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Positioning Charter Schools in Los Angeles: Diversity of Form and Homogeneity of Effects

Citation

Lauen, Douglas L.; Fuller, Bruce; & Dauter, Luke (2015). Positioning Charter Schools in Los Angeles: Diversity of Form and Homogeneity of Effects. American Journal of Education, 121(2), 213-239.

Abstract

The debate over charter school effectiveness relies largely on neoclassical logic: individual parents or students express demand for a widening array of school types and then experience variable levels of organizational quality. We argue that market-like behavior is nested in segments of local organizational fields with different types of charter school operators seeking market niches to reduce resource uncertainties. We first describe the emergence of three legally defined charter types in the Los Angeles Unified School District between 2002 and 2008. We show how these charter segments became stratified, as gauged by demographic attributes and quite different baseline achievement levels. While this structuration could also plausibly condition uneven achievement effects, we find that, in this initial period of charter expansion, all three types failed to raise achievement, compared with the achievement growth trajectories displayed by peers attending regular public schools.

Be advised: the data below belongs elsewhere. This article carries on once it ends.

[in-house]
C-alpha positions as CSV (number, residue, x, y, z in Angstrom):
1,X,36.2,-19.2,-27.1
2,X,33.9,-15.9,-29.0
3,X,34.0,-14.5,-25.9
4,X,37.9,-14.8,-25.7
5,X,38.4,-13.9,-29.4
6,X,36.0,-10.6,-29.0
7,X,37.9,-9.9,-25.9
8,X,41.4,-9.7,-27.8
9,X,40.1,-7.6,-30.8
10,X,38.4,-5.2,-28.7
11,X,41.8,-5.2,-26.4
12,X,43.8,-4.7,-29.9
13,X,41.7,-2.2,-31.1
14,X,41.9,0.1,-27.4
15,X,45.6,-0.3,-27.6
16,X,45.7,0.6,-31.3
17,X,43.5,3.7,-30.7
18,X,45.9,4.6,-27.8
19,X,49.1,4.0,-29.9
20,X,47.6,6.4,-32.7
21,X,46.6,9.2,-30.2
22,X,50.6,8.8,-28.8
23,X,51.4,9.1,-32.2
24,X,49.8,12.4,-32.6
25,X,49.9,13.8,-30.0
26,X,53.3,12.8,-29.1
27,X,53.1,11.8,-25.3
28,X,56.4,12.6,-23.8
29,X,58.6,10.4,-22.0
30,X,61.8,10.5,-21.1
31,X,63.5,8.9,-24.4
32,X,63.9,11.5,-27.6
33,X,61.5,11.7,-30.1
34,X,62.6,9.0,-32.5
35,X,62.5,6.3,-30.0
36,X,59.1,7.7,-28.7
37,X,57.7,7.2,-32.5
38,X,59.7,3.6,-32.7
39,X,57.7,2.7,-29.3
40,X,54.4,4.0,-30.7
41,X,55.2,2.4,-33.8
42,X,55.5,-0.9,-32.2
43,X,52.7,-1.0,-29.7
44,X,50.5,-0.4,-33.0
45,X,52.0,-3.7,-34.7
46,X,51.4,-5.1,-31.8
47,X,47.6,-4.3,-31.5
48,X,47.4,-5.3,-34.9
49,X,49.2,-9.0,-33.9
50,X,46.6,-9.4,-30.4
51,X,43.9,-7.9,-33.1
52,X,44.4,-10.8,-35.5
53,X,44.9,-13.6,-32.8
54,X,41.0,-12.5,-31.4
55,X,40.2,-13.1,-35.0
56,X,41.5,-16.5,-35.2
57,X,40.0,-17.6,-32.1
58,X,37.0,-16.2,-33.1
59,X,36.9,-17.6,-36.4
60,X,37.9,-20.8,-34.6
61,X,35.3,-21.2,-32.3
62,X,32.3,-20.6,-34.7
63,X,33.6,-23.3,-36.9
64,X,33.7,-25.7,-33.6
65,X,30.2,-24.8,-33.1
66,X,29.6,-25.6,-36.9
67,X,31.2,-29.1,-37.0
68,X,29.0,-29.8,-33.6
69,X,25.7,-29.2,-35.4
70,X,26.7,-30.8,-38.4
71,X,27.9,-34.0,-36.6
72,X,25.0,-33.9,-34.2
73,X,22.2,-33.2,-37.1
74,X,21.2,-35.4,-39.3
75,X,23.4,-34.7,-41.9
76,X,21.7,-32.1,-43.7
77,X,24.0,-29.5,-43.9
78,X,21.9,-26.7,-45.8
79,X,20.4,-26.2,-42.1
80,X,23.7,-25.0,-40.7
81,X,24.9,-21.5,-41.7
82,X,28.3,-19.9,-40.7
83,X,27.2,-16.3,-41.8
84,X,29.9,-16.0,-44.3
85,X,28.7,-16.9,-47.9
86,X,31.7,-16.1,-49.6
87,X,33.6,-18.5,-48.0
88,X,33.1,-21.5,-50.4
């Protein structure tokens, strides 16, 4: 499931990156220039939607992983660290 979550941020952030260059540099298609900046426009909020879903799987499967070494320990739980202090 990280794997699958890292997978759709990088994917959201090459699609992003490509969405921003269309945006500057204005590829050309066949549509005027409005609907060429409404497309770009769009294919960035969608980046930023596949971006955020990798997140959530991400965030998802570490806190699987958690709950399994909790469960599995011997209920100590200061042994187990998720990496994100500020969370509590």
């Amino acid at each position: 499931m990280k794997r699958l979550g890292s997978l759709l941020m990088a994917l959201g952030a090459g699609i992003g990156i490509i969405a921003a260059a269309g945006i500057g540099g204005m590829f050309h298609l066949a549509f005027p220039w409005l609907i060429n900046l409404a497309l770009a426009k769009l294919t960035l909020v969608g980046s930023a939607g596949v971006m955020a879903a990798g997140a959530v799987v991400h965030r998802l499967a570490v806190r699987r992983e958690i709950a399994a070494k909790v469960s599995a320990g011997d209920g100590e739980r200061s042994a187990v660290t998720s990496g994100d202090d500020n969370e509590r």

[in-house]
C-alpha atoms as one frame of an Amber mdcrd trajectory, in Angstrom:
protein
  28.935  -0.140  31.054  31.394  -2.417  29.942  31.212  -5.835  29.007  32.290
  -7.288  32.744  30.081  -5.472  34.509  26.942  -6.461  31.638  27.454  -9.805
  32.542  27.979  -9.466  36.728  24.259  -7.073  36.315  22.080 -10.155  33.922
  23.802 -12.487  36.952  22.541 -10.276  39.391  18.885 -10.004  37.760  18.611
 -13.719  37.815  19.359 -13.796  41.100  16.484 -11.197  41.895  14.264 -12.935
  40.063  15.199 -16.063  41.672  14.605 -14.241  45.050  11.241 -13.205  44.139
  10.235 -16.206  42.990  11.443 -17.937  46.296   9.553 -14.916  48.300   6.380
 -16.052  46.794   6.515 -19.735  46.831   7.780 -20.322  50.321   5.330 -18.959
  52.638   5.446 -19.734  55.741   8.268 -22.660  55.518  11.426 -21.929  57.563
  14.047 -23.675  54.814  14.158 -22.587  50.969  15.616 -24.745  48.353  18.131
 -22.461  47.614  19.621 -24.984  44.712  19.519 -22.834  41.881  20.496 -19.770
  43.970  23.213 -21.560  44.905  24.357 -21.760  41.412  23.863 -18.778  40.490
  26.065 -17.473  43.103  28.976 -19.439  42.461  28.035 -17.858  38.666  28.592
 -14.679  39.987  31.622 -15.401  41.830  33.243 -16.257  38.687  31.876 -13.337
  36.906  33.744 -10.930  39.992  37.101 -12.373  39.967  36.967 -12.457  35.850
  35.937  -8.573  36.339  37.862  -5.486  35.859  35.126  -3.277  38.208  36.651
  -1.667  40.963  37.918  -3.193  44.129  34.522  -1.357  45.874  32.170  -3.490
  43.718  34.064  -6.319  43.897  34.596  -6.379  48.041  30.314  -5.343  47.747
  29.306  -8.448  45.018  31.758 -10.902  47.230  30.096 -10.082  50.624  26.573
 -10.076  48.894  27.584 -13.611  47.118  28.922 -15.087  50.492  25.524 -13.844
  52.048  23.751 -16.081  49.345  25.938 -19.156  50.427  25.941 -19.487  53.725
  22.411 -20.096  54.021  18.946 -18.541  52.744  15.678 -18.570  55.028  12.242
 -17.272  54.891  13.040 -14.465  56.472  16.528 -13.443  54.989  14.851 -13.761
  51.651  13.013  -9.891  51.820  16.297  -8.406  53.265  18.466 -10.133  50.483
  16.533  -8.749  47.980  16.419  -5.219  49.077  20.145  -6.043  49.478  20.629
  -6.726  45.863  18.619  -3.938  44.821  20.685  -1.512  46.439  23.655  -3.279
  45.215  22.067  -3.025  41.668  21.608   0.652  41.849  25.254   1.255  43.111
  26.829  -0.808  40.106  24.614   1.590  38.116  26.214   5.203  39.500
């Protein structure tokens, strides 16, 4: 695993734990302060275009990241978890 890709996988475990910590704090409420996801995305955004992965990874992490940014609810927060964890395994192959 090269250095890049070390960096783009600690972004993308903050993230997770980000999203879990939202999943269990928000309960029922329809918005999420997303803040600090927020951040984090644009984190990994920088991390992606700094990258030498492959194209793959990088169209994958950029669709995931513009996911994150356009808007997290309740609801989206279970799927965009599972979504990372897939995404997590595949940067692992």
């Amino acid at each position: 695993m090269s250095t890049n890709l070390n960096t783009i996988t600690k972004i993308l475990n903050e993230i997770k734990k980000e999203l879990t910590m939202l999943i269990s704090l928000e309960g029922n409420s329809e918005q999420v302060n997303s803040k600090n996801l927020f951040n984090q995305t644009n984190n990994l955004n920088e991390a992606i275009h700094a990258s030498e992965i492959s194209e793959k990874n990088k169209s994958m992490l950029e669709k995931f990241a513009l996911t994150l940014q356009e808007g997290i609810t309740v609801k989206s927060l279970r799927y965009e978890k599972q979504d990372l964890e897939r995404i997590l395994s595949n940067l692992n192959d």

URL

http://dx.doi.org/10.1086/679391

Reference Type

Journal Article

Year Published

2015

Journal Title

American Journal of Education

Author(s)

Lauen, Douglas L.
Fuller, Bruce
Dauter, Luke